The decision to make Sulu a gay man with a husband and child in Star Trek: Beyond has not gone over very well, but mostly with the original Sulu, George Takei.
In an interview with The Hollywood Reporter earlier in July, Takei said that John Cho called him to say something like, “Heyyyyyy, guess what? OMG you’re going to be so excited!!!” This was followed by what must have been one of the most awkward conversations Takei has ever had that didn’t involve William Shatner.
Takei urged John Cho to make sure Sulu remained straight, as Gene Roddenberry intended, in the new Star Trek movie franchise, but his wishes were not honored. Now, in an interview with Esther Zuckerman at the AV Club, John Cho explains that he had worries about it from the start:
AVC: Could you walk people through how Simon [Pegg], Doug [Jung], and Justin [Lin] first told you that Sulu would have a husband? What was your reaction? How did you first learn it?
JC: I learned it first from Justin. Simon had pitched it. I heard from Justin early on in preproduction. I was concerned for a few reasons. I was concerned that George wouldn’t like it, and it turned out to be true. But I was actually concerned that he wouldn’t like it for a different reason. I thought that George would object because he’s a gay actor who was playing straight. I know that was difficult, that he couldn’t come out and that he had crafted a straight character. Then, now, because he’s an activist and he’s out of the closet—clearly, this is an homage a little bit to him—[I worried] he would object to us taking that from his life and say, “Hey, I was a gay actor who created a straight character, and now you’re making him gay because I’ve come out of the closet?,” that we were just seeing him for his sexual orientation. So I thought that would be where he would object. It turns out not to be his objection. But that’s what I was worried about.
Cho was also anxious about the implications of what Sulu being gay would mean in a larger sense. In the complicated world of sci-fi, Sulu is still genetically the same person in the film, just on an alternate timeline. Cho thought this might imply that sexual orientation is a choice. (God forbid anyone be seen as choosing to be in a homosexual relationship!)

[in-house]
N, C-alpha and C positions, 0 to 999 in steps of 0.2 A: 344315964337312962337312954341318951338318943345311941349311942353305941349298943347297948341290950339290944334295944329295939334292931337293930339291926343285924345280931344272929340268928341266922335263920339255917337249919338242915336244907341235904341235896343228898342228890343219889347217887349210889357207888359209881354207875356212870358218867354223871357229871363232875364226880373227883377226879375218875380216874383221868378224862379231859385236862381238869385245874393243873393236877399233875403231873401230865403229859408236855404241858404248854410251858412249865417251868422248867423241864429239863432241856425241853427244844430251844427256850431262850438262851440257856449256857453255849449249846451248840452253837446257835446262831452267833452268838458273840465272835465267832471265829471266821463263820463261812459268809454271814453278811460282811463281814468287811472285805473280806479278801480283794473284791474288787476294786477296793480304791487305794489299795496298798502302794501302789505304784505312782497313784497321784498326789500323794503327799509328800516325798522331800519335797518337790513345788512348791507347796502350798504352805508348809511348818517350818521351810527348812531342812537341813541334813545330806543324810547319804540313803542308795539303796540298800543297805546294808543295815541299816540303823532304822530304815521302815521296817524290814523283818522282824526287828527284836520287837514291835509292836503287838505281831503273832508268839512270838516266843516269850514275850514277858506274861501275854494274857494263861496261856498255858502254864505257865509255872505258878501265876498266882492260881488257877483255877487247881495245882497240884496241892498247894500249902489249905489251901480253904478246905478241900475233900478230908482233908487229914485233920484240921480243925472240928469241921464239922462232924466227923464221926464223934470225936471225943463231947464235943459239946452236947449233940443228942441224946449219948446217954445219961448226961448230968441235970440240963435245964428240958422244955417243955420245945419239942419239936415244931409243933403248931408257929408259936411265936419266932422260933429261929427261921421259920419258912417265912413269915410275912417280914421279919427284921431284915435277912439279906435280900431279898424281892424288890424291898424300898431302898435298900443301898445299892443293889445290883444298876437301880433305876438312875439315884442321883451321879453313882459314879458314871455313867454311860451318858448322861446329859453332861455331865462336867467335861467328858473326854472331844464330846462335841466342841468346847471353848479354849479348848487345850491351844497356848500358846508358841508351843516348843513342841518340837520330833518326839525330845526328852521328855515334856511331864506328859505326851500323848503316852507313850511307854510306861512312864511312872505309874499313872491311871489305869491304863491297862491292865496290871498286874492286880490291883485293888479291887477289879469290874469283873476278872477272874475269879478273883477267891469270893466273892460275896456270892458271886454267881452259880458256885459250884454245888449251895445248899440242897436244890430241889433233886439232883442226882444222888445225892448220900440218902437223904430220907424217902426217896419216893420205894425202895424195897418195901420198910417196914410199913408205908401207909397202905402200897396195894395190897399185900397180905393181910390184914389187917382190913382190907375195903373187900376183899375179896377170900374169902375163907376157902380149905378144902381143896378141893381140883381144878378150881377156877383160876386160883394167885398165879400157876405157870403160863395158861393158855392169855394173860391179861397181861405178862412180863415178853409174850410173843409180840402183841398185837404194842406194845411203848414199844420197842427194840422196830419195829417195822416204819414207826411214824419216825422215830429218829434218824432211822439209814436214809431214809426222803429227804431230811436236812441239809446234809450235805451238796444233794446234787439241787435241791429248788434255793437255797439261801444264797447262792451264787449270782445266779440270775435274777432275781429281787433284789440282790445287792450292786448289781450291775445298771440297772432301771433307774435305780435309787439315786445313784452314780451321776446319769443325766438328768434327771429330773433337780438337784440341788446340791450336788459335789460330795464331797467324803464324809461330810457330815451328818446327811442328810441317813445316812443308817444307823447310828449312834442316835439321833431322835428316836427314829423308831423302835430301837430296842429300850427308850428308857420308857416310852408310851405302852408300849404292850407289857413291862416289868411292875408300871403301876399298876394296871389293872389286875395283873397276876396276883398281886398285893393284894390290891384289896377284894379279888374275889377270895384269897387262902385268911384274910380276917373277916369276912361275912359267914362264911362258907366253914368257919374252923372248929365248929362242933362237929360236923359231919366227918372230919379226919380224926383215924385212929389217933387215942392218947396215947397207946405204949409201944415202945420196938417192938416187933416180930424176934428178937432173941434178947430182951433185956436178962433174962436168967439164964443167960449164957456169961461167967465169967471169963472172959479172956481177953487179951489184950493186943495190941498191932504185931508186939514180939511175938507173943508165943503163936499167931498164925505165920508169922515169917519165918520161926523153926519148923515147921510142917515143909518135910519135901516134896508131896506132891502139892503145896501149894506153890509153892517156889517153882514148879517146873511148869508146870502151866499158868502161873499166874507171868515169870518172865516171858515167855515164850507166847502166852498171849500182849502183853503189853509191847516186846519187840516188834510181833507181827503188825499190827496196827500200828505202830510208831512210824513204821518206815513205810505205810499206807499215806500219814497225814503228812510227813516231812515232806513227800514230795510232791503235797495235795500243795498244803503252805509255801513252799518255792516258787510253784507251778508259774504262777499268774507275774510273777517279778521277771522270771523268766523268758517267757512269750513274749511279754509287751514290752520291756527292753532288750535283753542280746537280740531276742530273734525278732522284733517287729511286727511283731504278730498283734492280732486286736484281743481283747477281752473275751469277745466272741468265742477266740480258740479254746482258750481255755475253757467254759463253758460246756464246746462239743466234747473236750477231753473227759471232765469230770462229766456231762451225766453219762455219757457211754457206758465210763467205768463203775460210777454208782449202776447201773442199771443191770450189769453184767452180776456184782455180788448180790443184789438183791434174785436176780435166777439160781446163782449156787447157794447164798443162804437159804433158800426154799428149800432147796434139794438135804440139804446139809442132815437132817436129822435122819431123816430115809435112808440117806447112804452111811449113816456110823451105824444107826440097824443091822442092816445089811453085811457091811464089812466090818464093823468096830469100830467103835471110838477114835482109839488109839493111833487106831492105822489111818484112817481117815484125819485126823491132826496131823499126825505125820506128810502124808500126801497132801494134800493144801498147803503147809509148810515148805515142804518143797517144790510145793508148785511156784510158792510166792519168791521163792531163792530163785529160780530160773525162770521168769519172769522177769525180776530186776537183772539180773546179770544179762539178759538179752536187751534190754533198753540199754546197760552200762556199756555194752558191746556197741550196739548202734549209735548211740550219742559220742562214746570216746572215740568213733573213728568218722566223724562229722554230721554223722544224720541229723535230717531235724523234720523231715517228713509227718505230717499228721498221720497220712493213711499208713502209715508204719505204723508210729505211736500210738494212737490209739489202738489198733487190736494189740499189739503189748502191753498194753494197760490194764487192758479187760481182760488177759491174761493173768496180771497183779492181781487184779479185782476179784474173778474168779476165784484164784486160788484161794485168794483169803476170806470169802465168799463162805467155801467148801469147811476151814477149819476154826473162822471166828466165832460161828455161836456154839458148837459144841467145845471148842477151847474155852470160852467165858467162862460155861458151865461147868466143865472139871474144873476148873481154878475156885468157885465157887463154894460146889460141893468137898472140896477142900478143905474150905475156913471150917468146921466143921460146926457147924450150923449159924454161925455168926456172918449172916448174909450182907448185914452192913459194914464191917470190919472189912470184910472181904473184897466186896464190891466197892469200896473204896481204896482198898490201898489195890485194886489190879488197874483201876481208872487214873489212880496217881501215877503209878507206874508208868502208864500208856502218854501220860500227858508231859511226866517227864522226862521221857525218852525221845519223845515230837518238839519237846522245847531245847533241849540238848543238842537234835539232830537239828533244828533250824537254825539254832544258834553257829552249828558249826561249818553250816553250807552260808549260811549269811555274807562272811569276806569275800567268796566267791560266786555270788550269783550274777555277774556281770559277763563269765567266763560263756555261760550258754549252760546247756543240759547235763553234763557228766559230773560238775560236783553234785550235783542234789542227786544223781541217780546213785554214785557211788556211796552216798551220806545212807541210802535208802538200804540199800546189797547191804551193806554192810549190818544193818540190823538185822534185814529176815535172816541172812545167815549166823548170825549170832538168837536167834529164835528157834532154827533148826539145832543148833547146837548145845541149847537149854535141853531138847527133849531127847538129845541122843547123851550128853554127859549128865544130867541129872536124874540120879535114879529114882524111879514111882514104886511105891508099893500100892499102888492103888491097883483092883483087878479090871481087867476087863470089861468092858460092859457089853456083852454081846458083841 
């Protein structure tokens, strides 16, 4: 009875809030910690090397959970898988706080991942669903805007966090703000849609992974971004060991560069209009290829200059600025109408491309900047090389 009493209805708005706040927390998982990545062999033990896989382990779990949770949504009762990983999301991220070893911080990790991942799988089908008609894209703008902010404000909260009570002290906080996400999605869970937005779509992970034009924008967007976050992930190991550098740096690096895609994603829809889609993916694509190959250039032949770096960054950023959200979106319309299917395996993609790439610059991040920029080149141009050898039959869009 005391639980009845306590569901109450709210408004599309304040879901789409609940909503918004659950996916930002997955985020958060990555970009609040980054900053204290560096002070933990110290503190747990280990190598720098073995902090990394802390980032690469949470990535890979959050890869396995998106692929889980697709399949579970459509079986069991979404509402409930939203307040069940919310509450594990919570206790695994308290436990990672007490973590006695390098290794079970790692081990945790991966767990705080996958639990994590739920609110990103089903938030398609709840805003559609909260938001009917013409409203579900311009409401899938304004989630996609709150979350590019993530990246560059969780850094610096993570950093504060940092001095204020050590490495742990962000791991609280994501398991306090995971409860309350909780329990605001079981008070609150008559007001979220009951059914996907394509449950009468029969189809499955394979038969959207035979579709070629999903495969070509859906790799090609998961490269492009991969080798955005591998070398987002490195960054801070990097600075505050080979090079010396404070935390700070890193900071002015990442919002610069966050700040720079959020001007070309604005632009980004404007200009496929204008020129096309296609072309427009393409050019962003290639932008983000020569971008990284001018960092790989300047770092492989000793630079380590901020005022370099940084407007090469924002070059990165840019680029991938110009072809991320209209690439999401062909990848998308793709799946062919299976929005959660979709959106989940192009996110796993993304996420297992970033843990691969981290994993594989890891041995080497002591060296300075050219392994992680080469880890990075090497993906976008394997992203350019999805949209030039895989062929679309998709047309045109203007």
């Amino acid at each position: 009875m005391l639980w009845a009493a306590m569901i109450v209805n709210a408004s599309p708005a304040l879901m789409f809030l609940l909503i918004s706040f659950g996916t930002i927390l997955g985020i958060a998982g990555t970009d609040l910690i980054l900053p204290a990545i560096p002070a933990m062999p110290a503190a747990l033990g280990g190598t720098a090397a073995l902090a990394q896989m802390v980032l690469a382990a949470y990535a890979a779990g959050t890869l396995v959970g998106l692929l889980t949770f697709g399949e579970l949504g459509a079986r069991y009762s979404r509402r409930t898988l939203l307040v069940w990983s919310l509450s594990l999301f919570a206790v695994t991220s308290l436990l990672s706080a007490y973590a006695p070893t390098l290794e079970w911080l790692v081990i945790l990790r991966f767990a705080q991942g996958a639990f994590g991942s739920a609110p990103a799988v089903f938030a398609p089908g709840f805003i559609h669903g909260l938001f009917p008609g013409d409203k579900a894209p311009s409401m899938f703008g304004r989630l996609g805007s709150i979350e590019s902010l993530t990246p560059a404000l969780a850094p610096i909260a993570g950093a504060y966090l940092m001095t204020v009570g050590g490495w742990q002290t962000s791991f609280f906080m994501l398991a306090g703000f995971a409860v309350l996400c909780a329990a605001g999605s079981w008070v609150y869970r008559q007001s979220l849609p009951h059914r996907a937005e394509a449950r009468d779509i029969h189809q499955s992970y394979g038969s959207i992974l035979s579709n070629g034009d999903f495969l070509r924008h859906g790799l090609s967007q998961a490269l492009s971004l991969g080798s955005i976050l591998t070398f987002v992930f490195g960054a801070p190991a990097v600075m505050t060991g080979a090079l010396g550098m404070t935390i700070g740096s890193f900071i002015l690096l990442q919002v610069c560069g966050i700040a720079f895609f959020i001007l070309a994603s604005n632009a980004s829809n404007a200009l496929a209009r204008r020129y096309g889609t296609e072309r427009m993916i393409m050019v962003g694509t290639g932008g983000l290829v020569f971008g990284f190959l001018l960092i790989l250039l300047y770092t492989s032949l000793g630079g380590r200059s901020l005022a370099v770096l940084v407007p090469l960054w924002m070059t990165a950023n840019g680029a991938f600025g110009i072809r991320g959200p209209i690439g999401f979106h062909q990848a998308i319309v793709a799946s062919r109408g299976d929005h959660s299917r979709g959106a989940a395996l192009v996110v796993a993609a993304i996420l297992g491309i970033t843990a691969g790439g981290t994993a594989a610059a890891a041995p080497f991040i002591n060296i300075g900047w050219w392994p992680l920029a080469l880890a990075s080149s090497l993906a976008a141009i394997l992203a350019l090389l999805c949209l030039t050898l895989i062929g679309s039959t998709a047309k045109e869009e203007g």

Cho also has some things to say about how representation of Asian men in media might play into the decision, saying, “I was concerned that Asians and Asian Americans might see it as a sort of continuing feminization of Asian men. Asian American men, Asian men have been basically eunuchs in American cinema and television, and I thought maybe it would be seen as a continuation of that.”
One interesting aspect to Sulu’s romance is that his husband in the film is portrayed by an Asian man—screenwriter Doug Jung, as it turns out, after the original actor dropped out the day of the shoot—per Cho’s request:
The reason was that I grew up with some gay Asian male friends. You don’t really see Asian men together very often. It’s very rare in life. I’ve always felt that there was some extra cultural shame to having two Asian men together, because it was so difficult to come out of the closet, so difficult to be gay and Asian, that they couldn’t really bring themselves… It’s easier to run away from people that look like your family. I wanted the future to be where it was completely normal and therefore, aside from the gender, they look like a traditional heterosexual couple. So that relationship, to me, the optics of it are that it looks very traditional on the one hand and very radical on the other.
I assume Cho means a “traditional heterosexual couple” that he most frequently saw growing up, not that all heterosexual couples only date within their own race. Phew. The identity politics of Star Trek have truly gone Beyond.
Image via Paramount Pictures.